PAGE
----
Food radiation fears move to forefront

The amount of radioactive iodine measured in milk on the West Coast was so small that it did not rise above the normal background level of radiation. Still, it's the first evidence that radiation from Japan's damaged nuclear plant is making it directly into food produced in America, reports CBS News correspondent John Blackstone.

Complete coverage: Disaster in Japan
Low radiation levels found in WA state milk
Contaminated cow sparks more tests on Japan beef

"Radiation can be a scary word, but I think it's important to remember that actually, we live surrounded by radiation every single day," said Blair Thompson of the Washington Dairy Products Commission.

In fact some of our most common food -- potatoes, carrots, bananas, Brazil nuts all contain radioactive potassium. The radioactive iodine measured in milk can be more dangerous because it concentrates in the thyroid.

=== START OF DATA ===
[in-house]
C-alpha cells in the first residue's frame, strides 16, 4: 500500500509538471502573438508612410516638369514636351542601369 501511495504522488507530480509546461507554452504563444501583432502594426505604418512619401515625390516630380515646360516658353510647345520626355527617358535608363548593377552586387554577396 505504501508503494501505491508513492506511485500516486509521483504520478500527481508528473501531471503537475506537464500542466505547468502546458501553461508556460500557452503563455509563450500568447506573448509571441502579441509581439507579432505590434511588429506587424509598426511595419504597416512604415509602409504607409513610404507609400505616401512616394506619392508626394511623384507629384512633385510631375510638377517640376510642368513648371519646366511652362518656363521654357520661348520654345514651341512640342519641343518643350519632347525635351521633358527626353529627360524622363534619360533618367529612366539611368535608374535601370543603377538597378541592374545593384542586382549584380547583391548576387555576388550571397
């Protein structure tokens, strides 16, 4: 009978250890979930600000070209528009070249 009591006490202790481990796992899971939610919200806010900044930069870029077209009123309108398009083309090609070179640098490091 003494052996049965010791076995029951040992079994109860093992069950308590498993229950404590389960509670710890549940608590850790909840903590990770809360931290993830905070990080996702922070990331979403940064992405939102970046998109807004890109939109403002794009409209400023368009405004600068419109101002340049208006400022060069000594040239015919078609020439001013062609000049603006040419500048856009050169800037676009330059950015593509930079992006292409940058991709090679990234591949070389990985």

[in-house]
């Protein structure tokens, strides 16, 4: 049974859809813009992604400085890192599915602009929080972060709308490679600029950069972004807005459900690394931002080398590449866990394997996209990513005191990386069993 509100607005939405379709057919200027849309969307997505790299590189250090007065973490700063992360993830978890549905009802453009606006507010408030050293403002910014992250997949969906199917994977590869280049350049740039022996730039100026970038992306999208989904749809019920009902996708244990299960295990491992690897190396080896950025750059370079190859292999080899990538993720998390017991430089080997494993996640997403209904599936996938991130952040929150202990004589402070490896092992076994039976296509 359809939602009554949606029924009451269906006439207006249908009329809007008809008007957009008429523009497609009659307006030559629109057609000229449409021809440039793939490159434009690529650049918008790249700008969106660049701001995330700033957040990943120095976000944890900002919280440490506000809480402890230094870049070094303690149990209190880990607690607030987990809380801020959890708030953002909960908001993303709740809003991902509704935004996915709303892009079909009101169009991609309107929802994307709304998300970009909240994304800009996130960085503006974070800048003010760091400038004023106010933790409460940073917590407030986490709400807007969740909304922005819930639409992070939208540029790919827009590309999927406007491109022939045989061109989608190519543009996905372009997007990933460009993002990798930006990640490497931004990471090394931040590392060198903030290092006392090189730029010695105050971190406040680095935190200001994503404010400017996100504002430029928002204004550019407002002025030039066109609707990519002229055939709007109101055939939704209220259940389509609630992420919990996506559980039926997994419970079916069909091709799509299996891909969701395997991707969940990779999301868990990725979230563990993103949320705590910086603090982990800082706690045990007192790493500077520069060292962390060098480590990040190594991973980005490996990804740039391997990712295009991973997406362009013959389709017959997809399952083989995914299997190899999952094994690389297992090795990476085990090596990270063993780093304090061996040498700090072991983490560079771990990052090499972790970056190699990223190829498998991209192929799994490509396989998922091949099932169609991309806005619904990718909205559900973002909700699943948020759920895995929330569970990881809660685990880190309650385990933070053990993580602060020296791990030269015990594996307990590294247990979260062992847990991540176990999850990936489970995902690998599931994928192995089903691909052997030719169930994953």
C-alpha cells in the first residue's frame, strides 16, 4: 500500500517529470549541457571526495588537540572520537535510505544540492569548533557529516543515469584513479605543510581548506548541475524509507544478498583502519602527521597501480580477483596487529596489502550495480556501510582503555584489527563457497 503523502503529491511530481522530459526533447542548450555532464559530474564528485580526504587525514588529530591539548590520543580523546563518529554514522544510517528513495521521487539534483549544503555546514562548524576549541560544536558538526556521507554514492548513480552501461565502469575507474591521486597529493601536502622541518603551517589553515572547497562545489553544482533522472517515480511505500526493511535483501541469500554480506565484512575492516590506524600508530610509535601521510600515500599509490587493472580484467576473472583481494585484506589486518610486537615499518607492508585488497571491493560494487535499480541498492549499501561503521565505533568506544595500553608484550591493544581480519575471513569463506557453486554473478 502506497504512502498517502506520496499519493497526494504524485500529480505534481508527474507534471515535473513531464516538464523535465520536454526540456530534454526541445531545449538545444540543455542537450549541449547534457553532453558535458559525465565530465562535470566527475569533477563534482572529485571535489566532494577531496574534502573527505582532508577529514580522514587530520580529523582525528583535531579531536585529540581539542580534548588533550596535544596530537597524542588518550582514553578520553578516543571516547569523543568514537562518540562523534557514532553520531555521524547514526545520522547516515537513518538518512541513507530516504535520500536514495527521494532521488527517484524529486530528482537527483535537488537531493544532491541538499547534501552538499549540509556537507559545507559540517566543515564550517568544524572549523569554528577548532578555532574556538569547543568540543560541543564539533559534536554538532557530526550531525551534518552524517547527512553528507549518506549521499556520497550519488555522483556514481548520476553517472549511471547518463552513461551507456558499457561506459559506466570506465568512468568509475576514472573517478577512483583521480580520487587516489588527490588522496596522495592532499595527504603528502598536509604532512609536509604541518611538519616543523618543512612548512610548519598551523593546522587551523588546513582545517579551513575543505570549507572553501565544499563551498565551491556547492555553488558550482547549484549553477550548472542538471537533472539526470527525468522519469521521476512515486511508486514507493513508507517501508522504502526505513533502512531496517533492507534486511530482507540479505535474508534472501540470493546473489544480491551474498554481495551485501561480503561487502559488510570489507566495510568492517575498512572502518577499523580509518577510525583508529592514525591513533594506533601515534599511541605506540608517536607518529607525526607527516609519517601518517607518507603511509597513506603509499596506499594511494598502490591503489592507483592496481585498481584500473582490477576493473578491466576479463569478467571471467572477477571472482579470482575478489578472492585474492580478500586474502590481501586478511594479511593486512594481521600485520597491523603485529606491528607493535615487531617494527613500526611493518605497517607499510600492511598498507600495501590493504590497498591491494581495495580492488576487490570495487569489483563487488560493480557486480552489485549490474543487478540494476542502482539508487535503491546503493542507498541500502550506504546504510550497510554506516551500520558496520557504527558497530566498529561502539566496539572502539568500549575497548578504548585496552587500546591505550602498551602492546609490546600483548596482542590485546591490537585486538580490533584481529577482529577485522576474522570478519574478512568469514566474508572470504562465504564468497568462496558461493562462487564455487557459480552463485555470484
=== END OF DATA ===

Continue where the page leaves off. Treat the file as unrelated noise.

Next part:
Still, the amounts measured are 5,000 times lower than those that can cause health damage, even in growing children. But for many fear remains -- and that can cause its own problems.

"We actually see health damage -- not from the radiation but from the fear of the radiation," said Tom McKone of the Department of Environmental Health Sciences at UC Berkeley. "And it's very real!"

That level of concern is why a Los Angeles fish market that imports fish from Japan is now sending samples of everything it brings in to an Arizona lab for radiation testing.

"Bottom line, we want to make sure our customers are well-informed on what's going on and that the radiation has not affected the fish incoming to the United States," said Ray Watanabe of International Marine Products.

Everything imported from Japan is already tested for radiation at ports and airports. And on hundreds of rooftops across the country, radiation detectors take constant measurements.

"It's very sensitive and should be very reassuring to the public," said Eric Stevenson of the California Air Resources Board.

Although only tiny amounts of radiation from Japan have been detected in air and in milk,  the fear of radiation is so great that even figures meant to reassure -- can instead cause alarm.

  • John Blackstone

    From his base in San Francisco, CBS News correspondent John Blackstone covers breaking stories throughout the West. That often means he is on the scene of wildfires, earthquakes, floods, hurricanes and rumbling volcanoes. He also reports on the high-tech industry in Silicon Valley and on social and economic trends that frequently begin in the West.